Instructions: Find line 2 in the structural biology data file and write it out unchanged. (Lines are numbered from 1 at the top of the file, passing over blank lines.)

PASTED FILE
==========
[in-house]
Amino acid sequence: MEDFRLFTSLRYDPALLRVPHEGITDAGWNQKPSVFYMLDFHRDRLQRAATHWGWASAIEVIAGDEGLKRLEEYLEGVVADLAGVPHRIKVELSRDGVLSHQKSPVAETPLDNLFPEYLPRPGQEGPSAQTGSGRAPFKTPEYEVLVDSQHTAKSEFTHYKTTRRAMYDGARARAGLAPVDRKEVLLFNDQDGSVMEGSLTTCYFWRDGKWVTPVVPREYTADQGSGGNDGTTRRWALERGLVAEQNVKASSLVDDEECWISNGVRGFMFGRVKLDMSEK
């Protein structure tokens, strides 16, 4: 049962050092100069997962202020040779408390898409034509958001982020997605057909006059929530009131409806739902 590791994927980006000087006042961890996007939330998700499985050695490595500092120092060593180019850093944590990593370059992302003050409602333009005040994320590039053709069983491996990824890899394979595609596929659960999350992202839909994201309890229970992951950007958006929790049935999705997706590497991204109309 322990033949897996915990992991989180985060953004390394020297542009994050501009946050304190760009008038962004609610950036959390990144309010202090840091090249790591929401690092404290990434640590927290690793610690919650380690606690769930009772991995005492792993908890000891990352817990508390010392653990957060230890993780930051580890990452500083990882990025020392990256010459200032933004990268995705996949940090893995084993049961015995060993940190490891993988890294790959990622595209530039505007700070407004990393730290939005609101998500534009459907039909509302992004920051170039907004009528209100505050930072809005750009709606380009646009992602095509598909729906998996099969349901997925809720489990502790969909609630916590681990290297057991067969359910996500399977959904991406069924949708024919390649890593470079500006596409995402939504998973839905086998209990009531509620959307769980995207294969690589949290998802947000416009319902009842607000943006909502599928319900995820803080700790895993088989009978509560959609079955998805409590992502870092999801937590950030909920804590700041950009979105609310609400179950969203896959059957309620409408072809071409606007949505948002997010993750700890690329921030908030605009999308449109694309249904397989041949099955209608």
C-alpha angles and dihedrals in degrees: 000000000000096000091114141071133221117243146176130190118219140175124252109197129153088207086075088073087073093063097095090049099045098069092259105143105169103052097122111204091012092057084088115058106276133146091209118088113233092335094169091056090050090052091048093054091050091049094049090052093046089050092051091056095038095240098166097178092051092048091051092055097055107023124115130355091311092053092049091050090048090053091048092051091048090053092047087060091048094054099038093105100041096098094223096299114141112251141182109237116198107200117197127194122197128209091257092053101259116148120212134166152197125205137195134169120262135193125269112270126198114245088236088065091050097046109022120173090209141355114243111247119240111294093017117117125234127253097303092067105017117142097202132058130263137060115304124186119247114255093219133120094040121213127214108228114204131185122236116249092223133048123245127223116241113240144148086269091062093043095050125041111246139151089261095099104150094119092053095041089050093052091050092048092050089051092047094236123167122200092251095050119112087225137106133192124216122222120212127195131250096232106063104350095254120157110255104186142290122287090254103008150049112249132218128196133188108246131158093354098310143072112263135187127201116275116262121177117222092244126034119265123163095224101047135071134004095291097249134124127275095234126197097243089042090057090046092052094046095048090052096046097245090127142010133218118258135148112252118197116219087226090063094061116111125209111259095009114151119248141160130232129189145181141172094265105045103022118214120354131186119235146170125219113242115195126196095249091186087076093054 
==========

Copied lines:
Amino acid sequence: MEDFRLFTSLRYDPALLRVPHEGITDAGWNQKPSVFYMLDFHRDRLQRAATHWGWASAIEVIAGDEGLKRLEEYLEGVVADLAGVPHRIKVELSRDGVLSHQKSPVAETPLDNLFPEYLPRPGQEGPSAQTGSGRAPFKTPEYEVLVDSQHTAKSEFTHYKTTRRAMYDGARARAGLAPVDRKEVLLFNDQDGSVMEGSLTTCYFWRDGKWVTPVVPREYTADQGSGGNDGTTRRWALERGLVAEQNVKASSLVDDEECWISNGVRGFMFGRVKLDMSEK